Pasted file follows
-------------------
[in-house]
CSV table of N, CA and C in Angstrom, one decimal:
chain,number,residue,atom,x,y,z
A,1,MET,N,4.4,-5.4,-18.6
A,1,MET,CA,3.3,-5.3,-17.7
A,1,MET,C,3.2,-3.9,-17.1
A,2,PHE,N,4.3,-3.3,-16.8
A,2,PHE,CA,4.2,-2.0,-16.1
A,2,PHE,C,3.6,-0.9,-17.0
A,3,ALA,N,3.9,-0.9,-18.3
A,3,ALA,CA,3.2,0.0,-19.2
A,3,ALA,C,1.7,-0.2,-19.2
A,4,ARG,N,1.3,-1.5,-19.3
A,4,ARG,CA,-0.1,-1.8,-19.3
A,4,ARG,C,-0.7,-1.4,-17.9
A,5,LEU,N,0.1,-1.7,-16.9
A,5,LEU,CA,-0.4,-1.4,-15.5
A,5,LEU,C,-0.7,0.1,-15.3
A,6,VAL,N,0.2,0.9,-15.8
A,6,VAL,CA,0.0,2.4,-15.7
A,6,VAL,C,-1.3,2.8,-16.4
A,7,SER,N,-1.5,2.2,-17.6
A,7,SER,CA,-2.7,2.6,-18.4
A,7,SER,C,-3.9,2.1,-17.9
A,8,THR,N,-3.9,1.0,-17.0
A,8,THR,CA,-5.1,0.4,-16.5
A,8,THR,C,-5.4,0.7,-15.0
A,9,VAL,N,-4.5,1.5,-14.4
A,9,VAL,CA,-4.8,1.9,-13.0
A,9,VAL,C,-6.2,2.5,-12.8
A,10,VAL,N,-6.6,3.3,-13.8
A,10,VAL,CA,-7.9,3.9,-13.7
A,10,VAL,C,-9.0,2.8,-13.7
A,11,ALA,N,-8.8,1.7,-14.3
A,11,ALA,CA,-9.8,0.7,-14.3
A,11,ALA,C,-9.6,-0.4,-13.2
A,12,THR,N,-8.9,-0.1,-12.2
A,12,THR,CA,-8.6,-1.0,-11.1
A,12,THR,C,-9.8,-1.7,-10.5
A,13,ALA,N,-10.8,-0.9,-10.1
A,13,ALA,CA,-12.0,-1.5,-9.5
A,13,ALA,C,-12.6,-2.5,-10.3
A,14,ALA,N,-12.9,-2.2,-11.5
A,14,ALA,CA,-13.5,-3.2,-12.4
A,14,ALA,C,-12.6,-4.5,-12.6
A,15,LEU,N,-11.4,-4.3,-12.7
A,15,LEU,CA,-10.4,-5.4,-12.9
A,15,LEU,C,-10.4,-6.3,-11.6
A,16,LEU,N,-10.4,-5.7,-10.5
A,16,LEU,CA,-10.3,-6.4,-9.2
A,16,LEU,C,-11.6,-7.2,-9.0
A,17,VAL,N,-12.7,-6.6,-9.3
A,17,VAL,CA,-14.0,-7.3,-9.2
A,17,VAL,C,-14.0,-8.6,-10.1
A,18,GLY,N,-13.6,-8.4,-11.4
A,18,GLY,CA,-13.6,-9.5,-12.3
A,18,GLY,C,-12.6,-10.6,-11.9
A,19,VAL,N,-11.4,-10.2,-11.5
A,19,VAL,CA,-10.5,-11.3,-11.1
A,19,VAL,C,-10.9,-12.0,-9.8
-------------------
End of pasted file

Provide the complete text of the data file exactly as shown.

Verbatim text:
[in-house]
CSV table of N, CA and C in Angstrom, one decimal:
chain,number,residue,atom,x,y,z
A,1,MET,N,4.4,-5.4,-18.6
A,1,MET,CA,3.3,-5.3,-17.7
A,1,MET,C,3.2,-3.9,-17.1
A,2,PHE,N,4.3,-3.3,-16.8
A,2,PHE,CA,4.2,-2.0,-16.1
A,2,PHE,C,3.6,-0.9,-17.0
A,3,ALA,N,3.9,-0.9,-18.3
A,3,ALA,CA,3.2,0.0,-19.2
A,3,ALA,C,1.7,-0.2,-19.2
A,4,ARG,N,1.3,-1.5,-19.3
A,4,ARG,CA,-0.1,-1.8,-19.3
A,4,ARG,C,-0.7,-1.4,-17.9
A,5,LEU,N,0.1,-1.7,-16.9
A,5,LEU,CA,-0.4,-1.4,-15.5
A,5,LEU,C,-0.7,0.1,-15.3
A,6,VAL,N,0.2,0.9,-15.8
A,6,VAL,CA,0.0,2.4,-15.7
A,6,VAL,C,-1.3,2.8,-16.4
A,7,SER,N,-1.5,2.2,-17.6
A,7,SER,CA,-2.7,2.6,-18.4
A,7,SER,C,-3.9,2.1,-17.9
A,8,THR,N,-3.9,1.0,-17.0
A,8,THR,CA,-5.1,0.4,-16.5
A,8,THR,C,-5.4,0.7,-15.0
A,9,VAL,N,-4.5,1.5,-14.4
A,9,VAL,CA,-4.8,1.9,-13.0
A,9,VAL,C,-6.2,2.5,-12.8
A,10,VAL,N,-6.6,3.3,-13.8
A,10,VAL,CA,-7.9,3.9,-13.7
A,10,VAL,C,-9.0,2.8,-13.7
A,11,ALA,N,-8.8,1.7,-14.3
A,11,ALA,CA,-9.8,0.7,-14.3
A,11,ALA,C,-9.6,-0.4,-13.2
A,12,THR,N,-8.9,-0.1,-12.2
A,12,THR,CA,-8.6,-1.0,-11.1
A,12,THR,C,-9.8,-1.7,-10.5
A,13,ALA,N,-10.8,-0.9,-10.1
A,13,ALA,CA,-12.0,-1.5,-9.5
A,13,ALA,C,-12.6,-2.5,-10.3
A,14,ALA,N,-12.9,-2.2,-11.5
A,14,ALA,CA,-13.5,-3.2,-12.4
A,14,ALA,C,-12.6,-4.5,-12.6
A,15,LEU,N,-11.4,-4.3,-12.7
A,15,LEU,CA,-10.4,-5.4,-12.9
A,15,LEU,C,-10.4,-6.3,-11.6
A,16,LEU,N,-10.4,-5.7,-10.5
A,16,LEU,CA,-10.3,-6.4,-9.2
A,16,LEU,C,-11.6,-7.2,-9.0
A,17,VAL,N,-12.7,-6.6,-9.3
A,17,VAL,CA,-14.0,-7.3,-9.2
A,17,VAL,C,-14.0,-8.6,-10.1
A,18,GLY,N,-13.6,-8.4,-11.4
A,18,GLY,CA,-13.6,-9.5,-12.3
A,18,GLY,C,-12.6,-10.6,-11.9
A,19,VAL,N,-11.4,-10.2,-11.5
A,19,VAL,CA,-10.5,-11.3,-11.1
A,19,VAL,C,-10.9,-12.0,-9.8